You can turn off that warning with tune2fs
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kienjakenobi
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PostPosted: Fri Feb 22, 2008 2:34 am    Post subject: Reply with quote

Thank you for the explanation of e2fsck. I always wondered why it was not called e3fsck if it was meant of ext3. I now realize that there was no filesystem damage at all. When I unpacked the stage3 tarball it created a new /etc/fstab that did not have the needed filesystem locations. I just needed to replace "ROOT" with "hda4!" In my haste I missed this.
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PostPosted: Fri Feb 22, 2008 2:18 pm    Post subject: Reply with quote

kienjakenobi,

Thats why I suggested you create a file to do the unpack in. Untarring a stage3 into your root filesystem overwrites all the files found in the stage 3.

If you make an empty file, format the file as ext2, you can mount the file as if it were a partition.
Now its safe to put the stage 3 there and untar it as it stays safely in the file away from your root filesystem.
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kienjakenobi
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PostPosted: Fri Feb 22, 2008 2:56 pm    Post subject: Reply with quote

I see now...

If I unpacked the stage3 into a file, how would I get the needed attr files out of it and into my root system?
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PostPosted: Fri Feb 22, 2008 3:39 pm    Post subject: Reply with quote

kienjakenobi,

You run
Code:
quickpkg sys-apps/attr
to make a tarball in /usr/portage/packages then from outside your chroot in a file, you untar it to your root.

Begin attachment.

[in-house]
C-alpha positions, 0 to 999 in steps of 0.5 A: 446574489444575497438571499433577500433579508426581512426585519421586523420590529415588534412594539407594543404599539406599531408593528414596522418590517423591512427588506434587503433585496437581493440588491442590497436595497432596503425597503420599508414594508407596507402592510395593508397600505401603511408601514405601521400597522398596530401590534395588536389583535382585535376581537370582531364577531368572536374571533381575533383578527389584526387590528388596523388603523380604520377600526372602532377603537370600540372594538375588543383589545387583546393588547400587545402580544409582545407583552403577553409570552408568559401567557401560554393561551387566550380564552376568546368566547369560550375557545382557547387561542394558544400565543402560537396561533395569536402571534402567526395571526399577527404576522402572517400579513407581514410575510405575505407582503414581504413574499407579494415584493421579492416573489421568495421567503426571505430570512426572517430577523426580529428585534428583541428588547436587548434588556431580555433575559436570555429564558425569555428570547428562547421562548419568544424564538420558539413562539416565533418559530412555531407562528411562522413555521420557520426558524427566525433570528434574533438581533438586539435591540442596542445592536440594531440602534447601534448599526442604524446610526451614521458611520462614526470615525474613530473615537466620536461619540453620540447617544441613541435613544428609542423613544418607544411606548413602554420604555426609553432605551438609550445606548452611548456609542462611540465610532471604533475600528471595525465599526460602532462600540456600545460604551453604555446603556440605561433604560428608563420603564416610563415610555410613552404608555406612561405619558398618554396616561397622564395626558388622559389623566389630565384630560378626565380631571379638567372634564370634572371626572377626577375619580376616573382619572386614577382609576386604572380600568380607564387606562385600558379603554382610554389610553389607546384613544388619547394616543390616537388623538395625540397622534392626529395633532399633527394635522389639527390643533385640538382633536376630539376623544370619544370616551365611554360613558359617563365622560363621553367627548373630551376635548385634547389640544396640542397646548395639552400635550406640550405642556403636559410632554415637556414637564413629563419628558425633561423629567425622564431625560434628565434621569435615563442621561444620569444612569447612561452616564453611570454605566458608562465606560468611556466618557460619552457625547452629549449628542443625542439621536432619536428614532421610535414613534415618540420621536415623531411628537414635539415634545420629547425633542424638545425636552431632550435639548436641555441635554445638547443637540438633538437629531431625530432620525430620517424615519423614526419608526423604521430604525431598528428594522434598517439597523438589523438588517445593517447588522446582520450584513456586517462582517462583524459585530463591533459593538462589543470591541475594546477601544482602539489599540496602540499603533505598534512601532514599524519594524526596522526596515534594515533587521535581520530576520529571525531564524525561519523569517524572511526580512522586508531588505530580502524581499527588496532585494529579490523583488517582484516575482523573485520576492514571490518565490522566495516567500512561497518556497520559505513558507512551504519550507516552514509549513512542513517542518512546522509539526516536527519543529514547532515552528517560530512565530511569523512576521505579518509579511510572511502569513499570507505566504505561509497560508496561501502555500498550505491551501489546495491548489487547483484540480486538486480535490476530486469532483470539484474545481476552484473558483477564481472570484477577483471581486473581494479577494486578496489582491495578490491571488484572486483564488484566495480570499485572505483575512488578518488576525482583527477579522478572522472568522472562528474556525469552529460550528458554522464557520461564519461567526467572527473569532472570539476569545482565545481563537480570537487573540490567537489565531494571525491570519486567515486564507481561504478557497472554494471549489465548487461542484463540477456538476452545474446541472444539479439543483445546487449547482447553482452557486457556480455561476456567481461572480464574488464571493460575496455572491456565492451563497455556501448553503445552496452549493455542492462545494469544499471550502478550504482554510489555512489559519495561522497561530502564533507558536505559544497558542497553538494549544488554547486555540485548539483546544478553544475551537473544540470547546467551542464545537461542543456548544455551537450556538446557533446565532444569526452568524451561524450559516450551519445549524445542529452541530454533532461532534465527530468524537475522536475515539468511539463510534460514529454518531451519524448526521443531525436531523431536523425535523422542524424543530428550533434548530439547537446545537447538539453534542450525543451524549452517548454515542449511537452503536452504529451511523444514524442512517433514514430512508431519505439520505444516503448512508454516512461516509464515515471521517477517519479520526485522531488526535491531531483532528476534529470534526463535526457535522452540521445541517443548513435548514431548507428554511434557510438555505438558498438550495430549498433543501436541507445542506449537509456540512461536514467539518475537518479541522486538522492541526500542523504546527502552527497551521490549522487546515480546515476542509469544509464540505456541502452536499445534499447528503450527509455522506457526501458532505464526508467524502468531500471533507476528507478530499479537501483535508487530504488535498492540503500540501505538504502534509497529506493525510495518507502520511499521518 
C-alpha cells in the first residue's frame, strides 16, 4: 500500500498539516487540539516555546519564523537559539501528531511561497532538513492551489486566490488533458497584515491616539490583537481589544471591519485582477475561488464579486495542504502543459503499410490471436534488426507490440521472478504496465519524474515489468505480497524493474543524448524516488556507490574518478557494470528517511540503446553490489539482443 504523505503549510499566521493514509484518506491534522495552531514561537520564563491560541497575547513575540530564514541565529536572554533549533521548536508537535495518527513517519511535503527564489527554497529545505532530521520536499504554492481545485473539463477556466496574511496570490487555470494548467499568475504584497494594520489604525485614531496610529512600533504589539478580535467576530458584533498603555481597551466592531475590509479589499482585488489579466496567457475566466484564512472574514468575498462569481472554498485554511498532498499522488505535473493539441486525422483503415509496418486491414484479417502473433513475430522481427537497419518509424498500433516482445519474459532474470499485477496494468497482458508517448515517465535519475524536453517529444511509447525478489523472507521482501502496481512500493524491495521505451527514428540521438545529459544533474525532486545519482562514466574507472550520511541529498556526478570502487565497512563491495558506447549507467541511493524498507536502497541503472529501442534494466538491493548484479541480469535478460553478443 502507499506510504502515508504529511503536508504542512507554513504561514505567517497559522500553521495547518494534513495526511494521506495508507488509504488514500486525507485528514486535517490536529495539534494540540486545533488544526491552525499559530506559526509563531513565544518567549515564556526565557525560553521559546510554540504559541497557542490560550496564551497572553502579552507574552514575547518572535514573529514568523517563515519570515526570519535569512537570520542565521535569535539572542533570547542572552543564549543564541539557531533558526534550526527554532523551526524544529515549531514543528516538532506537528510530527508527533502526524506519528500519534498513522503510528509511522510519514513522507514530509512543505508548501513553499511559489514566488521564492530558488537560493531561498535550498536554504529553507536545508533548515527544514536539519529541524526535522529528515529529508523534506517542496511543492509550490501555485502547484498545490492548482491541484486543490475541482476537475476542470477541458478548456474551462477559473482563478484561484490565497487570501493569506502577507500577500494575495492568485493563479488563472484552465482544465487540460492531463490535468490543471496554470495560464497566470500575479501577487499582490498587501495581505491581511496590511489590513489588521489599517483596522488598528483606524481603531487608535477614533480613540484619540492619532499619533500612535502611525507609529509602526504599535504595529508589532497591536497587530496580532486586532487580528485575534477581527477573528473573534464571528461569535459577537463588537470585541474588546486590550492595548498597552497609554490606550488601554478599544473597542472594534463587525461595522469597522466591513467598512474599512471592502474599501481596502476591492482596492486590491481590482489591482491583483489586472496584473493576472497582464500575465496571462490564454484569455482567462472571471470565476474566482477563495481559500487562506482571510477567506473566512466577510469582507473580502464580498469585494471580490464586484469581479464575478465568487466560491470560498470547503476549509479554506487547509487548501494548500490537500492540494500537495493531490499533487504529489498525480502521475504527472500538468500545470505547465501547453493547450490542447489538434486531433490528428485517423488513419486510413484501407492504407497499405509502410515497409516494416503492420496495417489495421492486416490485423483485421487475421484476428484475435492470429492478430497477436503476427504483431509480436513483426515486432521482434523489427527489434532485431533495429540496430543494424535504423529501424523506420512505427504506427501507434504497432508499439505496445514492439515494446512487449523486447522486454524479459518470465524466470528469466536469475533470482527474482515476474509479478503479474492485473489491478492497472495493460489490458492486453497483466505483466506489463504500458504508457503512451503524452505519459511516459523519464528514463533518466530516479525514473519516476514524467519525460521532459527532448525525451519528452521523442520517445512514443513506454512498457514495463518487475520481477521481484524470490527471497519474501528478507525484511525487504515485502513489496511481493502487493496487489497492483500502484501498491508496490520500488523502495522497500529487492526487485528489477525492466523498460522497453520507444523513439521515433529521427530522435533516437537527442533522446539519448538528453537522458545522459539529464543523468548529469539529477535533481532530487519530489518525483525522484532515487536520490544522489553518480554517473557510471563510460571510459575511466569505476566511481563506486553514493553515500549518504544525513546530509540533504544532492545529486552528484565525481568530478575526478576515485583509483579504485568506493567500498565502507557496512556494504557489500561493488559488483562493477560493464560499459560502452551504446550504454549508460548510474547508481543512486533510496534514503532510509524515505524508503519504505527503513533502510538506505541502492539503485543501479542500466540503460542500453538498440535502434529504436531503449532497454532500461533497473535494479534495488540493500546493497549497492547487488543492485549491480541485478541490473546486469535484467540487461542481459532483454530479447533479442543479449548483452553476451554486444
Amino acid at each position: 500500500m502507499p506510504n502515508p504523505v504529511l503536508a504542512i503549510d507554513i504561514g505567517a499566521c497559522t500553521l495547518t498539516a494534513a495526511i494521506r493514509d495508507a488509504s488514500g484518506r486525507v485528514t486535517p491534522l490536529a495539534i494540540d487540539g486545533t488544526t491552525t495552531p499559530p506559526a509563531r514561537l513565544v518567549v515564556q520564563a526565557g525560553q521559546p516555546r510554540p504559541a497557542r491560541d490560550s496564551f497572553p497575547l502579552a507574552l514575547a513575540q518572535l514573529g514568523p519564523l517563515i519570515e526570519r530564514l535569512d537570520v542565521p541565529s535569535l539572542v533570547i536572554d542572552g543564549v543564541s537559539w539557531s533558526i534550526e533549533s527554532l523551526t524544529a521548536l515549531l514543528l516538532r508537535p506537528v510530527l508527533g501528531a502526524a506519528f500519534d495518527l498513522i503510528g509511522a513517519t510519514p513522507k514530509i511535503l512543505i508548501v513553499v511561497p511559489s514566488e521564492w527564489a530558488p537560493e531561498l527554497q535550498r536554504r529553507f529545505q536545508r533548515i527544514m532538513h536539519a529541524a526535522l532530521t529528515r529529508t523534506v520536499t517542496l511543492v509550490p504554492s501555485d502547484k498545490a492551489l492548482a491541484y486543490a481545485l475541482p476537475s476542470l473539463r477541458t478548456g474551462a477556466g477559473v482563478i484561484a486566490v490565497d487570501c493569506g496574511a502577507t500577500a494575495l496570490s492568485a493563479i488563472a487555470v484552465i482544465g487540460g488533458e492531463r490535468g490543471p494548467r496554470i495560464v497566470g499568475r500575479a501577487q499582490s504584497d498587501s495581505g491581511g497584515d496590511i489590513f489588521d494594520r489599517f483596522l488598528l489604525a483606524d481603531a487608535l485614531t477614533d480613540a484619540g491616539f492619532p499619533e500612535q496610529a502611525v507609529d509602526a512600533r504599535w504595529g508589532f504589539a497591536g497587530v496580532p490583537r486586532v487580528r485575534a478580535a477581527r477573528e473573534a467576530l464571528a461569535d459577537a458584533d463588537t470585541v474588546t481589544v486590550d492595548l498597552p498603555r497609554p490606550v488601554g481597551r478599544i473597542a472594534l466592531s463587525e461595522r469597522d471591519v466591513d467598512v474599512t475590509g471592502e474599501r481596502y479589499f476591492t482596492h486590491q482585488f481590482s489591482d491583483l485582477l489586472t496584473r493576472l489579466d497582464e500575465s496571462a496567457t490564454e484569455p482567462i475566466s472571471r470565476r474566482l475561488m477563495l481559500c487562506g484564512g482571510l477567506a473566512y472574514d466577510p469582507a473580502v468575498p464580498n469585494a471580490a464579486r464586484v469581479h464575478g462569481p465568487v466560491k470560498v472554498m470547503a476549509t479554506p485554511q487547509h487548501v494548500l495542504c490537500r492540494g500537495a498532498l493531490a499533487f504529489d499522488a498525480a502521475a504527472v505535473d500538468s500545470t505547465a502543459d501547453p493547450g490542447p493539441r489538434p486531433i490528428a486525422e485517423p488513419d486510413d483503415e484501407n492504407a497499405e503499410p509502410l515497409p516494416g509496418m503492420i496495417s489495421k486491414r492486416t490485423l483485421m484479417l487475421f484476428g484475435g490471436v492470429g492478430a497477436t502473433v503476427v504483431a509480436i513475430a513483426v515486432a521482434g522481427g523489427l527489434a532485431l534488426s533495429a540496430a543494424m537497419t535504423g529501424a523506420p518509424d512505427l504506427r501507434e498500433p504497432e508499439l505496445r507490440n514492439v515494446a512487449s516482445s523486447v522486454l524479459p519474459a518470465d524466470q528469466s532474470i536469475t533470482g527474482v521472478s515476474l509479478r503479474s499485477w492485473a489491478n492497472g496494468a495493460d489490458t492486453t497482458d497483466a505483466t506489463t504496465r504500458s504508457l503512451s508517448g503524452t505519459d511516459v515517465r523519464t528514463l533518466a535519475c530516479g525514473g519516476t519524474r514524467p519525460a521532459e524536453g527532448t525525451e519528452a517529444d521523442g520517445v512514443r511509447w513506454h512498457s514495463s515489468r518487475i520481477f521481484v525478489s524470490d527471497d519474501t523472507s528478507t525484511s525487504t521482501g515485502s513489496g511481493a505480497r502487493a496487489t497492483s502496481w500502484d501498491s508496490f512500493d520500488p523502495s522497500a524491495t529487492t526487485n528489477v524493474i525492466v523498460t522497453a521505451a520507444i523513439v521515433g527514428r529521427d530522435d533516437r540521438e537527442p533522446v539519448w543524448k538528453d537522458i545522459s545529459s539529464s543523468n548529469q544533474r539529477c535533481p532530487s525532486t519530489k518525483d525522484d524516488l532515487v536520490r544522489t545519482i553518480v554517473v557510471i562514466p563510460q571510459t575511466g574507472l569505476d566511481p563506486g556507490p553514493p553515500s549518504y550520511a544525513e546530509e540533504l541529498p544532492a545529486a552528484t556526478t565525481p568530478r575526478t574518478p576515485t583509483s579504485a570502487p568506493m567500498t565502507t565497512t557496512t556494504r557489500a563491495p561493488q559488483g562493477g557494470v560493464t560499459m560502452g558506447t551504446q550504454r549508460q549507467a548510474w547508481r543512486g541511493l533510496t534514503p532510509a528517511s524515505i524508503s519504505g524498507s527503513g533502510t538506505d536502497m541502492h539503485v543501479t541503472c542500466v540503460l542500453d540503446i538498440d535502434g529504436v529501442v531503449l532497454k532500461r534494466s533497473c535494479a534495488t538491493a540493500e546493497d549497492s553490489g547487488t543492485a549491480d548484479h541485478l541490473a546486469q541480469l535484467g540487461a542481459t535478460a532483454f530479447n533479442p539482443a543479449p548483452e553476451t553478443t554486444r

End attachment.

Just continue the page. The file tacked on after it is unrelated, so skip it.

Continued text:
The chroot in a file behaves in every respect like a new gentoo install with the exception that you cannot boot directly into it.

In detail, the steps to recover a broken system like this are:-
boot the liveCD
Mount some space at /mnt/gentoo I asssume you use your normal root. (Allow 5G of empty space but thats because I don't know how much you really need.)
Make an empty file.
Code:
dd if=/dev/zero/ of=/mnt/gentoo/rescue bs=1024000 count=5000 
thats about 5G, now format it
Code:
mke2fs /mnt/gentoo/rescue
Do not use a journalled fs. Everything in linux is a file. Mount it. We need a mount point as we are already using /mnt/gentoo
Code:
mkdir /mnt/dontpanic
mount -o loop -t ext2 /mnt/gentoo/rescue   /mnt/dontpanic
Its going to become a chroot soon
Get the stage3 tarball into /mnt/dontpanic and untar it (follow the manual install guide)
mount /dev and /proc as the guide tells you to.
bind mount your existing /usr/portage inside /mnt/dontpanic, this saves you getting a snapshot and you have all your distfiles too
Code:
mkdir /mnt/dontpanic/usr/portage
mount -o bind /usr/portage /mnt/dontpanic/usr/portage

Next
Code:
chroot /mnt/dontpanic /bin/bash
env-update
source /etc/profile
export PS1="Don't Panic! $PS1"

You are now inside your chroot in a file, with /dev /proc as provided by the liveCD and /usr/portage from your own broken install.
Code:
quickpkg sys-apps/attr
makes your tarball.
You may need to emerge gentoolkit to get quickpkg
This method works for gcc, glibc ... any critcal system file.
If you must have the right version, as you would with glibc, just emerge it before you quickpkg. The bind mount of /usr/portage gives you your distfiles and portage tree, so there should be nothing to download.

Outside the chroot, your tarball is at /mnt/gentoo/usr/portage/packages/All/....
Copy it to /mnt/gentoo
Code:
cd /mnt/gentoo
tar xvjpf <tarball>
and ignore the warning about extra garbage at the end being ignored.

Reboot to test. If it works, you can remove /rescue and get your 5G back, if not, chroot, rinse and repeat.